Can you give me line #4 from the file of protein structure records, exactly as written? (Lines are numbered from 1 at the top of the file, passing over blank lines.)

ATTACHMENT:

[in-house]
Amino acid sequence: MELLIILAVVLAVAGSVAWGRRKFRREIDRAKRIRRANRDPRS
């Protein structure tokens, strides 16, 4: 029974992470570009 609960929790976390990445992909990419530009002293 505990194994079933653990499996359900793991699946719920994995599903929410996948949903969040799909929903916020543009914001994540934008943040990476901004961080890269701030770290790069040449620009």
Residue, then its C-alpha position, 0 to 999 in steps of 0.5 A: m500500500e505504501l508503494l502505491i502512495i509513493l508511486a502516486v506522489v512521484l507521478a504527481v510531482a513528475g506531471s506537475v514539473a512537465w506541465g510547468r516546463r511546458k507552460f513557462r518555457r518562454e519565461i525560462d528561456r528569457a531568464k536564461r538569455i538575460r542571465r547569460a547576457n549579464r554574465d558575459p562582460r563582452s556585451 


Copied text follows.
Residue, then its C-alpha position, 0 to 999 in steps of 0.5 A: m500500500e505504501l508503494l502505491i502512495i509513493l508511486a502516486v506522489v512521484l507521478a504527481v510531482a513528475g506531471s506537475v514539473a512537465w506541465g510547468r516546463r511546458k507552460f513557462r518555457r518562454e519565461i525560462d528561456r528569457a531568464k536564461r538569455i538575460r542571465r547569460a547576457n549579464r554574465d558575459p562582460r563582452s556585451 